Unpaid superannuation is a problem for many hundreds of thousands of workers, unions say, and it is the role of unions and superannuation funds to do something about it.
ACTU Assistant Secretary, Tim Lyons was responding to the latest developments in the Abbott Government’s royal commission the way unions are run. The commission has been inquiring into a case where superannuation fund membership details were provided to the construction industry union, the CFMEU.
Such information can be used to chase up rogue employers who are not making superannuation payments for their workers.
“As the Royal Commission has started to look at superannuation,” Lyons said “there is a danger of missing the real issue: that superannuation payments are workers entitlements and failing to pay them is a form of theft.”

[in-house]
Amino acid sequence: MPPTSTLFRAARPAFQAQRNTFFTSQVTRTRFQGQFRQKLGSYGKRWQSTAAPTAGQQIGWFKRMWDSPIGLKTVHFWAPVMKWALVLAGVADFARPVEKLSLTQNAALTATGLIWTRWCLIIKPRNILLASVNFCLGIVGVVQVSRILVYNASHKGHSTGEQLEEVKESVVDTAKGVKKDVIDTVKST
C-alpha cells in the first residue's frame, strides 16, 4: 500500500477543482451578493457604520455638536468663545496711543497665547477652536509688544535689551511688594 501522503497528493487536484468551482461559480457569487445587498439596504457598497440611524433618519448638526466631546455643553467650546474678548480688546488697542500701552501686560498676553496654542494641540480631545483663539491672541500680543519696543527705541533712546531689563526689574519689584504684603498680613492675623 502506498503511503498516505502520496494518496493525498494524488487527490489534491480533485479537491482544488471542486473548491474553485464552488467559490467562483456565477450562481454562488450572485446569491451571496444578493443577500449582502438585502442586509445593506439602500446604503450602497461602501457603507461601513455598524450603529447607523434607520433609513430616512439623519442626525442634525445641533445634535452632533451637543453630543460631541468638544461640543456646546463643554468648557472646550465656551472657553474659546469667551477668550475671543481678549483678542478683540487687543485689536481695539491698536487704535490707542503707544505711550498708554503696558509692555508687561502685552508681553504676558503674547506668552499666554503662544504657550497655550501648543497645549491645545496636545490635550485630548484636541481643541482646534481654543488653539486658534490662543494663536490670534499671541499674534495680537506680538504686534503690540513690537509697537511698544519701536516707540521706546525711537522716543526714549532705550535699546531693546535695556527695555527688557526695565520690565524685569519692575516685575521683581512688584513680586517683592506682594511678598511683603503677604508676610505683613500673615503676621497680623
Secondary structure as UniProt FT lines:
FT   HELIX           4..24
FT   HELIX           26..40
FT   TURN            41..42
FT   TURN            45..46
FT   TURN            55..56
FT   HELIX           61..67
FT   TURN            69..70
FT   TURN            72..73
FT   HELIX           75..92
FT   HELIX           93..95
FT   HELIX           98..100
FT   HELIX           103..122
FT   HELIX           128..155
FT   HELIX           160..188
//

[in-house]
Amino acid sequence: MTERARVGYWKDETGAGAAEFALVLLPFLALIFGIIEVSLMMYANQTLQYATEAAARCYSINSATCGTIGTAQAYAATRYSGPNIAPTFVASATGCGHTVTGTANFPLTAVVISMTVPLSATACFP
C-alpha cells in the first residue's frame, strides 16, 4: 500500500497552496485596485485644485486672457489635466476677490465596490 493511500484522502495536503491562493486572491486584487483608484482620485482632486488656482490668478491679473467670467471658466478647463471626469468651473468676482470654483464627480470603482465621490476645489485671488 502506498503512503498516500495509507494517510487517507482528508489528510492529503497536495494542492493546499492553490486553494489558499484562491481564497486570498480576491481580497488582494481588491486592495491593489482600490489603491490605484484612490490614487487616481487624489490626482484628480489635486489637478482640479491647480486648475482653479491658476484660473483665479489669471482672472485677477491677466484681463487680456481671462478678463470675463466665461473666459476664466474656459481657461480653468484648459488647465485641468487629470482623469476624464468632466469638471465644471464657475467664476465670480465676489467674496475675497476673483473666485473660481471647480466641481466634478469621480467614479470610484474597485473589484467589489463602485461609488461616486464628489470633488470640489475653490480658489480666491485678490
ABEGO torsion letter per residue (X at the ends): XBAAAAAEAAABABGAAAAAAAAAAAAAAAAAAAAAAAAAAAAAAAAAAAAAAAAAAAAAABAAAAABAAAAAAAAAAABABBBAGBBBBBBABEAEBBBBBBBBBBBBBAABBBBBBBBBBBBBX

"Our view is that all superannuation funds have a responsibility to fund members to ensure that superannuation, both compulsory and salary sacrifice contributions are paid in full by employers,” Mr Lyons said.
“Unions also have a vital role in ensuring that that happens.”
Lyons said that although the Australian Tax Office (ATO) had the power to investigate no-payment of super, it was under-resourced to perform that role.
“Even still, between 2009 and 2013 the ATO recovered $1.3 billion in unpaid super. Our experience on the ground is that this is a tiny part of a much bigger problem.”
The fact is, of course, that the Abbott government’s financial sector backers hate the industry superannuation funds and would love to get their hands on the billions of dollars of workers’ entitlements sitting in them. That essentially is what this element of the Royal Commission’s activity is all about.